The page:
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Ralph Lauren fined in the US for briberies committed by Argentine subsidiary

Tuesday, April 23rd 2013 - 04:15 UTC
Full article 25 comments
Bribes were paid to clear customs, permit clearance of items and on occasions to avoid inspections Bribes were paid to clear customs, permit clearance of items and on occasions to avoid inspections

Ralph Lauren Corp. has agreed to pay 1.6 million dollars to the US Securities and Exchange Commission, SEC, after finding that its subsidiary in Argentina repeatedly bribed customs officials, federal authorities announced Monday.

The clothing label will pay an 882,000 dollars penalty as part of a non-prosecution agreement with the Justice Department, and will give up roughly 735,000 in illicit profits and interest as part of a non-prosecution agreement with the Securities and Exchange Commission.

Between 2004 and 2009, Ralph Lauren's Argentina subsidiary bribed customs officials “to improperly obtain paperwork necessary for goods to clear customs; permit clearance of items without the necessary paperwork and/or the clearance of prohibited items; and on occasion, to avoid inspection entirely,” the Justice Department said. Fake invoices were created to mask the payoffs, which totalled roughly 580,000 dollars, according to case documents.

The period coincides with the beginning of the implementation in Argentina of measures and other barriers to cool or delay imports.

Ralph Lauren Corp said in a statement that the bribes were “wholly inconsistent with the culture of compliance and integrity that we have worked diligently to establish.” The company said it had conducted a full investigation of the matter, reported its findings promptly to federal authorities and bolstered its compliance efforts.

“There was no evidence that the improper activity in Argentina was known or authorized by anyone outside of Argentina or that similar practices were occurring at other foreign operations,” the statement said.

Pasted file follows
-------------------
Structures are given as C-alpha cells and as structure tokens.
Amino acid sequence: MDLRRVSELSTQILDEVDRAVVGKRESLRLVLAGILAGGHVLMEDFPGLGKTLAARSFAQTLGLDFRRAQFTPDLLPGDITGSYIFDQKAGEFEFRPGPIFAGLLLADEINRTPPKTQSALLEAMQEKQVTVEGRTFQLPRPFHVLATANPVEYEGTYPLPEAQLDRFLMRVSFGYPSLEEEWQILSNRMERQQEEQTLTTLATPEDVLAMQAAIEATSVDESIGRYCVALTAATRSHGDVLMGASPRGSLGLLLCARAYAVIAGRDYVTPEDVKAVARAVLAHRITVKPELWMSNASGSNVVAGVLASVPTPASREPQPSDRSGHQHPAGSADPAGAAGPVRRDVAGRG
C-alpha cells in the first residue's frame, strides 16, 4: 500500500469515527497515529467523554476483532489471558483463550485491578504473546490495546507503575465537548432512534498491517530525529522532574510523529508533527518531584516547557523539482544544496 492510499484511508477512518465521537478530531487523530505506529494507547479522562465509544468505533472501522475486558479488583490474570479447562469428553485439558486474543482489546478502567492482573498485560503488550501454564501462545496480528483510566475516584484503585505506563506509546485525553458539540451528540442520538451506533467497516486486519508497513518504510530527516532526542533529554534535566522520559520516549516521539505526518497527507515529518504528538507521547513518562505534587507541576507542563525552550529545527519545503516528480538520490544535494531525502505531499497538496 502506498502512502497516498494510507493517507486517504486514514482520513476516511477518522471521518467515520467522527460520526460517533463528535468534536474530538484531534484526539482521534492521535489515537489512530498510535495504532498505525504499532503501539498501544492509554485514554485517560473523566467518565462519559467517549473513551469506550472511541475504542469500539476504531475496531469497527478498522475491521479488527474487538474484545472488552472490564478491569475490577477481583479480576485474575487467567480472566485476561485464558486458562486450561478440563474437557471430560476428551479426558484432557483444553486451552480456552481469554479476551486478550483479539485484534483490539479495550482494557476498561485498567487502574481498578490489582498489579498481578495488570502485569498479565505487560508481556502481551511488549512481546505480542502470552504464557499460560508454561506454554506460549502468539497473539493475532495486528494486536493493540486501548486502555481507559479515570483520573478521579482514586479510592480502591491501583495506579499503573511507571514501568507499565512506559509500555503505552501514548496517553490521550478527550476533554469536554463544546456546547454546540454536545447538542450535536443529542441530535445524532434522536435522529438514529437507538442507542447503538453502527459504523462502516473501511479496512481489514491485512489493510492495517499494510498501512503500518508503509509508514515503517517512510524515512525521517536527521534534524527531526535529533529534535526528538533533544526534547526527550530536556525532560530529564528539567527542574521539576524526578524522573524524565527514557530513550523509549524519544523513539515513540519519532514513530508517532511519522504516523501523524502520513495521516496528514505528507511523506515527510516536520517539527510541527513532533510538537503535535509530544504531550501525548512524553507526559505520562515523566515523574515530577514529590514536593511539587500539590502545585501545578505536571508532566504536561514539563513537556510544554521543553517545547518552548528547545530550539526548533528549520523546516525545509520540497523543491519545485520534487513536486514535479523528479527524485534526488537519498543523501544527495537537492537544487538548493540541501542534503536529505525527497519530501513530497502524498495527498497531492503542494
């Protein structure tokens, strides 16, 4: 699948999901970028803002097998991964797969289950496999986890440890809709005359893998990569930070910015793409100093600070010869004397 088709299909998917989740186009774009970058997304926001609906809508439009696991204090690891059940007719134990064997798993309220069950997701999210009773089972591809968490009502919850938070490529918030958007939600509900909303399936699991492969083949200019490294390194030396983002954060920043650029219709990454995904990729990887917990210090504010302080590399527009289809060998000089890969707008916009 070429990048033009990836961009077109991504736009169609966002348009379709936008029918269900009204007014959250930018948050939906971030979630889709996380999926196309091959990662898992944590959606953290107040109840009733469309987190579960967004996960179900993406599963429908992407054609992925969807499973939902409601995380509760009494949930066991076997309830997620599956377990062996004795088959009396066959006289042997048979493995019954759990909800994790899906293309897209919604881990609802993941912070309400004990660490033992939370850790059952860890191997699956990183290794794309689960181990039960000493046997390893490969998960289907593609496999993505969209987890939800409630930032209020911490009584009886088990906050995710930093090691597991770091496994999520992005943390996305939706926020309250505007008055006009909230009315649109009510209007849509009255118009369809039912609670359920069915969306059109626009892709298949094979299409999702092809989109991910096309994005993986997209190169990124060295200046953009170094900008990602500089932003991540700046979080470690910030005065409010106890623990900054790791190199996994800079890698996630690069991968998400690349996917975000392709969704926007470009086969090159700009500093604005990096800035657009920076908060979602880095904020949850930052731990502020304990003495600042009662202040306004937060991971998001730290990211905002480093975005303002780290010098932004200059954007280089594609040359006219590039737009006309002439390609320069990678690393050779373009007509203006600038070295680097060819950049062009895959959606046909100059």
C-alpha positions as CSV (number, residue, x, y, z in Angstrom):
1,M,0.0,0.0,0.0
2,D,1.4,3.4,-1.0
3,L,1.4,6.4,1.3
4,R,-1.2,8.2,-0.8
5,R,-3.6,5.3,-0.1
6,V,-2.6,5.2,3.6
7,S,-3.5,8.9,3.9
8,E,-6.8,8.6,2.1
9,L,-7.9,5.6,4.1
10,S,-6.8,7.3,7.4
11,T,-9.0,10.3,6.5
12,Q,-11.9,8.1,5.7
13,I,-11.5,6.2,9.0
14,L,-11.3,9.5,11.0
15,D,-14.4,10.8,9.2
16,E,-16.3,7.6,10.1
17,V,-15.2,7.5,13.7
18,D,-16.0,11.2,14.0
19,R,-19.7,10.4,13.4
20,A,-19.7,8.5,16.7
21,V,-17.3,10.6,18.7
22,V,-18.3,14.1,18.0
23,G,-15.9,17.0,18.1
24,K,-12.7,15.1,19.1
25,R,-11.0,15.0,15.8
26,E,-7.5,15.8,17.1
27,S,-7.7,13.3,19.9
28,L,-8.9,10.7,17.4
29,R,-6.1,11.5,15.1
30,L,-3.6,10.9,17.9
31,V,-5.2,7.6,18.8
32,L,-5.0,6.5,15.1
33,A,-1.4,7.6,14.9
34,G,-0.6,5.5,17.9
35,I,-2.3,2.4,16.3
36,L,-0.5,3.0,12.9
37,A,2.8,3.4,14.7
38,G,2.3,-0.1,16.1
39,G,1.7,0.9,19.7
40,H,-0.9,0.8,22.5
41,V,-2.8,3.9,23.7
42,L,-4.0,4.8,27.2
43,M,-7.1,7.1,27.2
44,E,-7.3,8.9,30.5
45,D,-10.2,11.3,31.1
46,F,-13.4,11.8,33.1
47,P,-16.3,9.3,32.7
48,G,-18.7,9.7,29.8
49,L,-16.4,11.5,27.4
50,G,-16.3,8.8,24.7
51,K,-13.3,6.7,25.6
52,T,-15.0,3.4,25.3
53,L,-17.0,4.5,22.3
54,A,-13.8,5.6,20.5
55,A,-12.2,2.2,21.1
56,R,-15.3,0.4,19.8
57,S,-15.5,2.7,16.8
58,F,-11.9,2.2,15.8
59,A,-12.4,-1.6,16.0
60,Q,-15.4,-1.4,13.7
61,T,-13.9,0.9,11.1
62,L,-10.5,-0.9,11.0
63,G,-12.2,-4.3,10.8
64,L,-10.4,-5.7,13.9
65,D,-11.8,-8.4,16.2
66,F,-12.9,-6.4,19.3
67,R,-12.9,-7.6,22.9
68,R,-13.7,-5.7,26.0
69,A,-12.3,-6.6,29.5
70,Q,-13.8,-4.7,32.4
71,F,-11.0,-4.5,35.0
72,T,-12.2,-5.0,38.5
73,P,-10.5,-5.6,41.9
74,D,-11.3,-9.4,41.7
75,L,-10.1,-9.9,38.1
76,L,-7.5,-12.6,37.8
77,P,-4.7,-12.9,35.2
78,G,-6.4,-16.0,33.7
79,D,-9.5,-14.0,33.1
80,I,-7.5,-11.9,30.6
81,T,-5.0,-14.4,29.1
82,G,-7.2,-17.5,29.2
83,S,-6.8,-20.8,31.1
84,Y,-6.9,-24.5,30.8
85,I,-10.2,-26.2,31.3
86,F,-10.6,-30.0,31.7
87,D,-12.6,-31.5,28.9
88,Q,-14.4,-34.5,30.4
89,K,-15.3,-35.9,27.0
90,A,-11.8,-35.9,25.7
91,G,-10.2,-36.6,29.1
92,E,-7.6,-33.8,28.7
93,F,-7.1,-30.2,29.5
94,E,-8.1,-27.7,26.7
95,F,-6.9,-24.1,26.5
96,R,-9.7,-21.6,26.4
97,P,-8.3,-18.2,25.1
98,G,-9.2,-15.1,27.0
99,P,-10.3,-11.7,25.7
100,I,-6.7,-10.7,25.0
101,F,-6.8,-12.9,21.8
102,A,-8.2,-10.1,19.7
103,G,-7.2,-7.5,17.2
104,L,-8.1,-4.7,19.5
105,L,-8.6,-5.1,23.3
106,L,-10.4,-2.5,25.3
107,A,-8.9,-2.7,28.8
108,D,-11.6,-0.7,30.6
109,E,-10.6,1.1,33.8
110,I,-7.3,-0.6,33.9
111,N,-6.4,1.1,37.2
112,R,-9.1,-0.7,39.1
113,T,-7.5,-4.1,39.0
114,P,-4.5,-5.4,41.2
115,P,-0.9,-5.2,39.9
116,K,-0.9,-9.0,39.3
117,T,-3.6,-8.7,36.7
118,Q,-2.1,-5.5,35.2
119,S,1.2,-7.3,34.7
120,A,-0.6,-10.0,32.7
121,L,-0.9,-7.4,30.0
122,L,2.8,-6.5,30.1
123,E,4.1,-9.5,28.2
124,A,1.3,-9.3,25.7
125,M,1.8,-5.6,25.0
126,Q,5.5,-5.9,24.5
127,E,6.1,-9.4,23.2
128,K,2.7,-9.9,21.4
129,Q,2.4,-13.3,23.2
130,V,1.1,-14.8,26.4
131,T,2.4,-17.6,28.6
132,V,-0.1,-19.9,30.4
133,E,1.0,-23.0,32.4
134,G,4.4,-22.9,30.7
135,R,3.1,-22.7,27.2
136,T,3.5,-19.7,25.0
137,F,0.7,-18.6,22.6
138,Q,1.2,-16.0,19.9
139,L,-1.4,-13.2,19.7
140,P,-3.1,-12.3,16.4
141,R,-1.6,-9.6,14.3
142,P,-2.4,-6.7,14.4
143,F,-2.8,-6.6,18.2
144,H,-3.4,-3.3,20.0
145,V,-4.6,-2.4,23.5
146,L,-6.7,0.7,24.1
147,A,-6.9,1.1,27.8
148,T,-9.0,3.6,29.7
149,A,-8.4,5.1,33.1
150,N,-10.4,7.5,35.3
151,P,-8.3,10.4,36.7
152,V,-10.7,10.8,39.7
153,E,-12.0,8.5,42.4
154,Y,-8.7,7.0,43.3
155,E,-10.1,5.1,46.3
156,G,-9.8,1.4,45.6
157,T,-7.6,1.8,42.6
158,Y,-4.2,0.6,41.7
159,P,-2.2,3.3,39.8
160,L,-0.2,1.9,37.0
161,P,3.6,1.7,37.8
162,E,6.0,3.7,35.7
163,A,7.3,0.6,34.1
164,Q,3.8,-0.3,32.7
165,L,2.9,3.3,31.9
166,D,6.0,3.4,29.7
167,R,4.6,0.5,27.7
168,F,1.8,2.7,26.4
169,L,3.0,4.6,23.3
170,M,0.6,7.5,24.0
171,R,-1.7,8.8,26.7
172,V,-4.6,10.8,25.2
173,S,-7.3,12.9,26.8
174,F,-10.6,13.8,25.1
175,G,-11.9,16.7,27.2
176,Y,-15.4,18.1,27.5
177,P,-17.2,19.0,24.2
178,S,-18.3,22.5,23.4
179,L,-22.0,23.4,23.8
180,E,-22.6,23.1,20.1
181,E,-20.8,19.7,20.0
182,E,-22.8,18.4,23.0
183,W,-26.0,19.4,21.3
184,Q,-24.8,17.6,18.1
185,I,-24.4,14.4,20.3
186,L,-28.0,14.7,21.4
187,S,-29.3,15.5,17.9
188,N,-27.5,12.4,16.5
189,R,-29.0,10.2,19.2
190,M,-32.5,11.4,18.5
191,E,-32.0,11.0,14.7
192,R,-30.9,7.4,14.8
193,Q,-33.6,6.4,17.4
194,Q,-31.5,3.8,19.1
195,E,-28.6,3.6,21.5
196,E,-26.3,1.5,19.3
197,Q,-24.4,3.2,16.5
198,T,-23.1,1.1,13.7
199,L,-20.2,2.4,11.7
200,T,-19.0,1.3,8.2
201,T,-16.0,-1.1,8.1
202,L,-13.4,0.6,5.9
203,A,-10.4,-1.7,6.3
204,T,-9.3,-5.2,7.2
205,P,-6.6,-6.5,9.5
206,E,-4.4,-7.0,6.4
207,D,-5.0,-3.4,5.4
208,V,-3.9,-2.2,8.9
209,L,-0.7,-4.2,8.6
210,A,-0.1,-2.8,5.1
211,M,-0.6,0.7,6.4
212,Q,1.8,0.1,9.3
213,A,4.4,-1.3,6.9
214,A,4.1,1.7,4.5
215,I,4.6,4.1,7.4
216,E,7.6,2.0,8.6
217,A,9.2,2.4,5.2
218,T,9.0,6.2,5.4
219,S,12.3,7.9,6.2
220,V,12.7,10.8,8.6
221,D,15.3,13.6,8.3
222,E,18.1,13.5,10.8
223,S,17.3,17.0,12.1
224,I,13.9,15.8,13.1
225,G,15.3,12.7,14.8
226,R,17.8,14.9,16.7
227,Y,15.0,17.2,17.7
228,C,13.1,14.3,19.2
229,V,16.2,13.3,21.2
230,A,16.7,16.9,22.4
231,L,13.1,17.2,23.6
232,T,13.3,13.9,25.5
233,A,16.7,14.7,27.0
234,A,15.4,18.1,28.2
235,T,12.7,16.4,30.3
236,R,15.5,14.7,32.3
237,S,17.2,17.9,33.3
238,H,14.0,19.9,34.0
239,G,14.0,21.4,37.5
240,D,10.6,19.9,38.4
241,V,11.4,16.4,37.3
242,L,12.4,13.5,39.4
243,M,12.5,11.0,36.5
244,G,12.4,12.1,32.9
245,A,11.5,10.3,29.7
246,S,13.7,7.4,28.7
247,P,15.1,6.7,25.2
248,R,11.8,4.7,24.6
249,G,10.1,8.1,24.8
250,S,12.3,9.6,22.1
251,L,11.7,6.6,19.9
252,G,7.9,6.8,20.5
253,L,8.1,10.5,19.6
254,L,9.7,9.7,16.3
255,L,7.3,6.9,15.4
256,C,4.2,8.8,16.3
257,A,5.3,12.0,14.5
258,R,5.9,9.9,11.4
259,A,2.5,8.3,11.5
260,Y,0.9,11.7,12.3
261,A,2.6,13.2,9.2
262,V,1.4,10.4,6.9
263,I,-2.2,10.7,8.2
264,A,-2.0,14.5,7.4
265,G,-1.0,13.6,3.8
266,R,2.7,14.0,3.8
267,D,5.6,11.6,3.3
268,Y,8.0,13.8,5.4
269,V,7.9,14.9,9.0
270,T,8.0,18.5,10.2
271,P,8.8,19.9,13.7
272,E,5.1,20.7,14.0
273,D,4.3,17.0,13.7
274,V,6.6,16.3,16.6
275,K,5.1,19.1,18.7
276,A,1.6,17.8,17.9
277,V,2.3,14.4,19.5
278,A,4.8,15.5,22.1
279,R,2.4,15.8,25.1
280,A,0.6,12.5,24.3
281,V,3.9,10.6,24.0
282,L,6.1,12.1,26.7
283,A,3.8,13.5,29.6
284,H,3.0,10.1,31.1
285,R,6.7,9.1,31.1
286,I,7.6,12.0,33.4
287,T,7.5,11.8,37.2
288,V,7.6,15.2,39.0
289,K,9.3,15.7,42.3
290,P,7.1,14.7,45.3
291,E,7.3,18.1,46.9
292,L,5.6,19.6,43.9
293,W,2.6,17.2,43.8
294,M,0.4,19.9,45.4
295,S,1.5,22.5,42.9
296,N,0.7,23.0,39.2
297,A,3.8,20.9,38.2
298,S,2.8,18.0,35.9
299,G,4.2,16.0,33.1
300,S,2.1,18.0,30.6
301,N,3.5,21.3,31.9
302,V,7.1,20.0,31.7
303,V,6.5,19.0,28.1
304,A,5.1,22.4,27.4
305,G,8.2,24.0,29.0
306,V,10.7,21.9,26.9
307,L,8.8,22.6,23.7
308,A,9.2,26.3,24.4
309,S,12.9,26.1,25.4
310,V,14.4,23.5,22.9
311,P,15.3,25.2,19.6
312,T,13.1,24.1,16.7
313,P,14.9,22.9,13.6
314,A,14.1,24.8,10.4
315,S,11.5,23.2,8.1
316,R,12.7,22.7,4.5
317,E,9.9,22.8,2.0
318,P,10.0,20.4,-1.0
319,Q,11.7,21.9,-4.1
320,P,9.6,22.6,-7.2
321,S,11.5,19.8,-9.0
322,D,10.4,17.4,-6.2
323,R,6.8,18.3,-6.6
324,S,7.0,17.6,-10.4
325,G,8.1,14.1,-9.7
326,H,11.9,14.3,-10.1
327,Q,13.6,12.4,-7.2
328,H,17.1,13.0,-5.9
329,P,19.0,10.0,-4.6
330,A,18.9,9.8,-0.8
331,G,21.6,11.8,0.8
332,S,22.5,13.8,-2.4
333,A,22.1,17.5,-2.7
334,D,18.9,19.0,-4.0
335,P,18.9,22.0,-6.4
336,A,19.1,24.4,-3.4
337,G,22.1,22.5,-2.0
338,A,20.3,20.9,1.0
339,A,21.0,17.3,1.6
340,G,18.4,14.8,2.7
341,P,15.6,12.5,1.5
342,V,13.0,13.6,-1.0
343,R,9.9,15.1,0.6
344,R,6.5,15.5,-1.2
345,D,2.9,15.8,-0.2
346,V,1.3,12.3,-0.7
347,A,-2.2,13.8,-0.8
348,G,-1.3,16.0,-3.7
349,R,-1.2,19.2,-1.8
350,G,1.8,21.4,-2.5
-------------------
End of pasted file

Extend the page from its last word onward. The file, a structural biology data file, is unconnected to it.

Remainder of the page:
The SEC and Justice Department both praised the company's response to the misconduct.

“The [non-prosecution agreement] in this matter makes clear that we will confer substantial and tangible benefits on companies that respond appropriately to violations and cooperate fully with the SEC,” the agency's acting enforcement director, George Canellos, said in a statement.

A solicitor from Ralph Lauren, Thomas Hanusik said that the company investigated the accusations, declared them to the authorities and collaborated all along with the US government. The company notified all the violations to the Foreign Corrup Practices bill once it had discovered them following an internal review in 2010.

Top Comments

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  • Orbit

    Mercopress, think you may have got this wrong... No Argentine official would accept a bribe. Surely?

    Apr 23rd, 2013 - 07:29 am 0
  • mastershakejb

    lol, US makes money off Argentina's ineptitude and corruption......LOVE IT, “twisting” myself laughing

    Apr 23rd, 2013 - 08:13 am 0
  • yankeeboy

    And they wonder why all the Int'l retail stores are leaving or have left,
    Their stupidity is astounding.

    The more this stuff comes out I hope this next crisis is massive and people actually starve, freeze and die so maybe they'll learn they need a legitimate gov't running the country and not a kleptocracy over and over again.
    They obviously need something really drastic and horrible to happen so they remember.

    Apr 23rd, 2013 - 10:02 am 0
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